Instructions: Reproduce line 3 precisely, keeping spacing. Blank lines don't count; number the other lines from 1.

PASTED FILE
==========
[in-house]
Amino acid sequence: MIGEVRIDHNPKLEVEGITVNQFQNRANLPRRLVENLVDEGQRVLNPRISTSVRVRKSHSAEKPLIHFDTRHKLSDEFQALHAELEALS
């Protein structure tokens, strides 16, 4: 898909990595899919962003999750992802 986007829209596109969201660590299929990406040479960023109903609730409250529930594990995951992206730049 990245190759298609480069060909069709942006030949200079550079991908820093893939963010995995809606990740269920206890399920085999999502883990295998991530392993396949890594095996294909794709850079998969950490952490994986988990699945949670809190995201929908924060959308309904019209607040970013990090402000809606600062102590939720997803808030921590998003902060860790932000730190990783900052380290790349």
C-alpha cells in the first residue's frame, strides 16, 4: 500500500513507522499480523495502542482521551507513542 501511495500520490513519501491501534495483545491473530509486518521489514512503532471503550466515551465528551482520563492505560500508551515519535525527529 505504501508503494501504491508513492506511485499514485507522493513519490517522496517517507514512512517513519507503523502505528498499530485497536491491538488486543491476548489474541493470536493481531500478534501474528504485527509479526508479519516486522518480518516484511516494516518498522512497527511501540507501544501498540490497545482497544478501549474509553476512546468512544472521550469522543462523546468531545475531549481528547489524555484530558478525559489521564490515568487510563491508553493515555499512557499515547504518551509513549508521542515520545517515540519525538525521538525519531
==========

């Protein structure tokens, strides 16, 4: 898909990595899919962003999750992802 986007829209596109969201660590299929990406040479960023109903609730409250529930594990995951992206730049 990245190759298609480069060909069709942006030949200079550079991908820093893939963010995995809606990740269920206890399920085999999502883990295998991530392993396949890594095996294909794709850079998969950490952490994986988990699945949670809190995201929908924060959308309904019209607040970013990090402000809606600062102590939720997803808030921590998003902060860790932000730190990783900052380290790349």